Curly haired women secretly cringe in fear when traveling to places infested with high percentages of humidity. We rarely catch a break. Luckily, my hair is respectively on the somewhat tamed side of curly. Whether or not my hair is outrageously puffy, I found myself in Texas where everything is supposedly big. This post may or may not support this Southern stereotype.
I went on a quick trip to the alter ego of New York City for family purposes. Texas, as much as I am growing to love it, is still somewhat foreign to me. I have only been there a handful of times. One of these times can considerably be discounted given that I was at the tender age of seven. Also, I have only been exposed to the large city of Houston. Therefore, I cannot be held accountable for any of my statements on Texas as a whole. My input on a particular city, however, is much more definitive.
I stayed in a suburban area north east of Houston called Humble. It is one of the oldest parts of the Houston area, previously cowboy country. Think early 20th century rowdy shoot outs, sheriffs, and many lassos. The discovery and influx of oil enabled for Humble to truly establish itself as a city as the increasing amount of jobs lead to a burgeoning population. Though oil is a capricious asset, this factor in the town still remains today. Many inhabitants work in the oil and gas industry, whether its as an analyst or someone who straight up cleans the pipes. Oil slowly revealed to be a significant part of the Texan, or at least Houstonian, character. Banter over the oil crisis under the Reagan administration still persists, when the rest of us regard it a dead topic, considering the overwhelming Republican majority in the state.
Humble is decisively a quaint, middle class city. Its give or take 15,000 citizens are exposed to many conveniences, strip malls and tons of food. Generous portions consistently accompany modest prices, let me tell you. I was purely ecstatic to know that my burrito would not be 9-10 dollars plus if I decide to have guacamole. (When is guac ever a question really?)
This alludes to arguably one of the most important contributions to American cuisine: TexMex. The evident Mexican culture, along with other Hispanic cultures, that reside in Humble provide an understanding of why this fusion prevails. The city’s largest ethnicity is Hispanic, at 40 percent. Furthermore, the entire city is graced with Mexican food establishments. It is fantastic. I was blessed to have had two wonderful experiences while there, surprisingly, both times, at restaurants that were chains. The first was the quintessential Pappasito’s. It is owned by the thriving Pappas Restaurants, who own a variety of “Pappa” restaurants. Granted, there are 23 Pappasito’s, including the airport outposts. I tend to absolutely avoid chains at all costs; the mediocre quality of food induces hallucinations of burning your wallet once you are on your way home. This restaurant, however, remains so very popular among the people. Its cheap and still better than most that you find up north. A sizzling plate of fajitas, homemade tortillas, and a margarita the size of a newborn baby? I am there.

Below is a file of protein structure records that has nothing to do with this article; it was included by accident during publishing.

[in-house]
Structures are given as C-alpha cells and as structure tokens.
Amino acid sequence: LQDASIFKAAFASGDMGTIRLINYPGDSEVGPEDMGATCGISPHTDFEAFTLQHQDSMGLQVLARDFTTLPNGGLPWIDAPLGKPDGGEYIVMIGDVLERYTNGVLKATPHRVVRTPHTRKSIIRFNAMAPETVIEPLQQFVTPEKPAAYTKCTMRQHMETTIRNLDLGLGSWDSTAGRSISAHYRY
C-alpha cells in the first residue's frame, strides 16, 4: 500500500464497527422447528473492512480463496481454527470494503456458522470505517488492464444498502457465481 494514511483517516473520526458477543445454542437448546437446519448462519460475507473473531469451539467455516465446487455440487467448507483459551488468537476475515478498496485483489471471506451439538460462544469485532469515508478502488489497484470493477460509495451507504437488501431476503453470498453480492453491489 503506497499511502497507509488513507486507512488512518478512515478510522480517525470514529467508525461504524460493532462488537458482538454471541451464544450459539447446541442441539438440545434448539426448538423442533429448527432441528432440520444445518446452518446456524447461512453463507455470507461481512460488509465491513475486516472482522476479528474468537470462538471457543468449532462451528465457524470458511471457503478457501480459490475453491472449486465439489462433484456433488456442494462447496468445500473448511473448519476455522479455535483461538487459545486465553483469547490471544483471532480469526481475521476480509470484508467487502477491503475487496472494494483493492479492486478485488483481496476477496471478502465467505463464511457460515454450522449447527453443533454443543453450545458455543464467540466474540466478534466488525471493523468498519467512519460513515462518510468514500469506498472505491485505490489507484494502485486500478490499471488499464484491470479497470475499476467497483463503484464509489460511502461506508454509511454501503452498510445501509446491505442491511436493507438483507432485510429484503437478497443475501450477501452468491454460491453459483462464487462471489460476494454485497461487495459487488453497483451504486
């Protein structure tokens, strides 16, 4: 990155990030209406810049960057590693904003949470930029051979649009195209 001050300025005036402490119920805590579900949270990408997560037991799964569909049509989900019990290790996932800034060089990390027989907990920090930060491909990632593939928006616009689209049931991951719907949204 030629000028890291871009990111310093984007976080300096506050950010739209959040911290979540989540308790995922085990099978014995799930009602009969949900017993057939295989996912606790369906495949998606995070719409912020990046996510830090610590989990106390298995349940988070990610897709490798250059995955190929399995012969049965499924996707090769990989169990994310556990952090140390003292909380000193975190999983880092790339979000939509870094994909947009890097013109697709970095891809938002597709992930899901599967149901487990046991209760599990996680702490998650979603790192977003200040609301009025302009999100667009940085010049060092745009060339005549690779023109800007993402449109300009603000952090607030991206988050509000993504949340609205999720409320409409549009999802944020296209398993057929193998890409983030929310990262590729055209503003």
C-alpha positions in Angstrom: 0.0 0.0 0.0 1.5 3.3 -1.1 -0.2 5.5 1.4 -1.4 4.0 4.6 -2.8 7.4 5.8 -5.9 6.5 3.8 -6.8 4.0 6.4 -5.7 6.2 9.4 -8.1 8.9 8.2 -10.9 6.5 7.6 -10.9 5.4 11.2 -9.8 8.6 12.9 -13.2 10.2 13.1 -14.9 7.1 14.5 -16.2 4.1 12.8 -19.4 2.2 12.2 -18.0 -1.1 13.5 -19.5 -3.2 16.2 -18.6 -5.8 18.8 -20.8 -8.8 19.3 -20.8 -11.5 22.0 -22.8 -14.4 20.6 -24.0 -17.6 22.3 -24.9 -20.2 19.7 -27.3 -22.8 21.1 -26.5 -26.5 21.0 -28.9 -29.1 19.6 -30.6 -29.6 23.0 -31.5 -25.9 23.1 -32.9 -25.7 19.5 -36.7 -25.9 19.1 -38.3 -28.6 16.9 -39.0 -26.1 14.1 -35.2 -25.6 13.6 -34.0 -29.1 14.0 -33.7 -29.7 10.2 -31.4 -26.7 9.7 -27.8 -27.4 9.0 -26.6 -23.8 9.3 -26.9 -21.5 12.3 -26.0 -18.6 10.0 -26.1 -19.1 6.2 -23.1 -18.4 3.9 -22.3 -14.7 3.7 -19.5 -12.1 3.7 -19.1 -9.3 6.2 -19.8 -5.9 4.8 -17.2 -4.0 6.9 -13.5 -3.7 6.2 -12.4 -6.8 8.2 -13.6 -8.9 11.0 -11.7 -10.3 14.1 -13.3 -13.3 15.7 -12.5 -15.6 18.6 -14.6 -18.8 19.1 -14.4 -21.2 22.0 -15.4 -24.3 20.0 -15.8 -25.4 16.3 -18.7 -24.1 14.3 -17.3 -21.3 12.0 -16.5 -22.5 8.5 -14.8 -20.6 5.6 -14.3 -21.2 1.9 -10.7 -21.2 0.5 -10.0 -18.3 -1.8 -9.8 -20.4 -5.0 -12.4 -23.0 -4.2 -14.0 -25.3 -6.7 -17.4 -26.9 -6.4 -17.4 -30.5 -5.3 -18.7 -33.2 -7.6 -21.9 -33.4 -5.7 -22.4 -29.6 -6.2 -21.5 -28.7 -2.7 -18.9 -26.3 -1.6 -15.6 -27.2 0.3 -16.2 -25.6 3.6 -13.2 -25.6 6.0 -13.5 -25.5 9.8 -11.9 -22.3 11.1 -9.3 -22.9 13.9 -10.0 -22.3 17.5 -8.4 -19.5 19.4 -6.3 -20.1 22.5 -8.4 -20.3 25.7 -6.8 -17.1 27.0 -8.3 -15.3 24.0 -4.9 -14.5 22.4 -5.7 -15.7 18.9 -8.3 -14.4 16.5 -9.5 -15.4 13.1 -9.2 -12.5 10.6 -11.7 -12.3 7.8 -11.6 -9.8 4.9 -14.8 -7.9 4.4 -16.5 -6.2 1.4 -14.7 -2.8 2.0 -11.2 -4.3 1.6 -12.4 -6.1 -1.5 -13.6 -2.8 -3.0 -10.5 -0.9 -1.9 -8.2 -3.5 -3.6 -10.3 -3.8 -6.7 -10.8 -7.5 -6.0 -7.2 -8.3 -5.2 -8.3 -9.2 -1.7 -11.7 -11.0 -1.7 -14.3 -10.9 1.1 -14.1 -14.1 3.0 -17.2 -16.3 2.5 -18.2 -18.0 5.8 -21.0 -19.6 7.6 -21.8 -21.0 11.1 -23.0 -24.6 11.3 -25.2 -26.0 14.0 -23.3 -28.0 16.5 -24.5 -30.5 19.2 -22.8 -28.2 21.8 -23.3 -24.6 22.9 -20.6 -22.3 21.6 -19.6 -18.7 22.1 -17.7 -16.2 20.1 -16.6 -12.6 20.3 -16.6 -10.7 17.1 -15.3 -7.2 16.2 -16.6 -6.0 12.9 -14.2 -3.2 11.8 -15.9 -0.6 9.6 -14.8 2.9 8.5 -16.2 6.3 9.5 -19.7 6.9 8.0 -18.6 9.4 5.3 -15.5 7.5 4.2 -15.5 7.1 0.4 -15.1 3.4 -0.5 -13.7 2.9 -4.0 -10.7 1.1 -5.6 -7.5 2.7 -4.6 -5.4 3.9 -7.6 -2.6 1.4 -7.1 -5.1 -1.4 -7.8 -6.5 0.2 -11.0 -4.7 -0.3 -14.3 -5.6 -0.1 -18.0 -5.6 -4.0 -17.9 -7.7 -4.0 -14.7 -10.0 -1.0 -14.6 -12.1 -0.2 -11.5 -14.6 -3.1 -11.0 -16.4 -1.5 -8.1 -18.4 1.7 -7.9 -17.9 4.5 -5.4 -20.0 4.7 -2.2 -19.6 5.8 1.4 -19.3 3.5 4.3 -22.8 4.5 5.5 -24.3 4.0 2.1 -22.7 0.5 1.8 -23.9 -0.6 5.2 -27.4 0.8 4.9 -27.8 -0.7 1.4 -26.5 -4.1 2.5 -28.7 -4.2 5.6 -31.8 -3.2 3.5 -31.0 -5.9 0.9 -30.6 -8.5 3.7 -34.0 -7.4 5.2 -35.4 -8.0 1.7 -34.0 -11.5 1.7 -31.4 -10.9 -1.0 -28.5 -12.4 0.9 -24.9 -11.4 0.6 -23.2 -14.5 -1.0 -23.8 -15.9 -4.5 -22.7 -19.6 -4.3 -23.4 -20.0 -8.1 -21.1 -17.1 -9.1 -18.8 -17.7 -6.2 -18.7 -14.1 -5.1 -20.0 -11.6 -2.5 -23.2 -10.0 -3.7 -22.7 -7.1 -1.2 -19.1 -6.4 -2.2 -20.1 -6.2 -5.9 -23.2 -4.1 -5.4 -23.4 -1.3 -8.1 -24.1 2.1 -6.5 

The other eatery I was introduced to was Los Cucos. I would consider this more authentic than Pappasito’s; there appears to be much more Mexican influence than Texas at this place. Imagine less commercially appealing menus and more Spanish being spoken at nearby tables. I was craving a quesadilla like mad and their truly exquisite hospitality allowed me to have my plain quesadilla with all the fixins, something that was not on the menu. Their arroz rojo, or Mexican rice, was ridiculously delicious. If you’re looking for something more safe, their taco salads looked, and tasted, amazing. I am sure it was ten times better than the one at the Trump Tower Grill.
Keep in mind, also, that Humble does have a proper pronunciation. If you are aiming to fit in the Houston area and know how to pronounce things appropriately without an inherent Texan accent, listen in. “Most people say Humble wrong,” a local tells me. “Its ‘umble.’ The ‘h’ is silent.” This was unknown to me until coming for a few days this week. You’d think that the Hispanic majority would cause for most to remember this, but I will just assume that everyone is observant of different things.
As I type this in probably my favorite breakfast/ coffee spot in Manhattan, it wins by a long shot because of the reliable Wifi, I feel as if I did indeed travel to another country. New York City is in itself vastly diverse than probably anywhere in America. Its something that we traveling New Yorkers must keep in mind each and every time we travel within the United States. When you go to Texas, the last thing you are searching for is a properly constructed Cappuccino and a fresh slice of cheese pizza. It is just not the common thing, unless you venture out to Austin where I hear people are trying to create their own tiny North Eastern country. Either way, traveling is about exposing yourself to the uncomfortable and embracing someone else’s normal. I was once a critic, comparing everything I saw to somewhere else. You must live in the moment and immerse yourself where you are, no matter how out of place you feel. I have been traveling for a while, despite my relatively young age. Nonetheless, I still consider myself a little novice. Venturing out throughout diverse stages in your life can provide for versatile experiences, even if its to the same exact place. Though I am advanced in that I am comfortable with the whole process of traveling, there remains a multitude of unknowns no matter what. But, I am ready.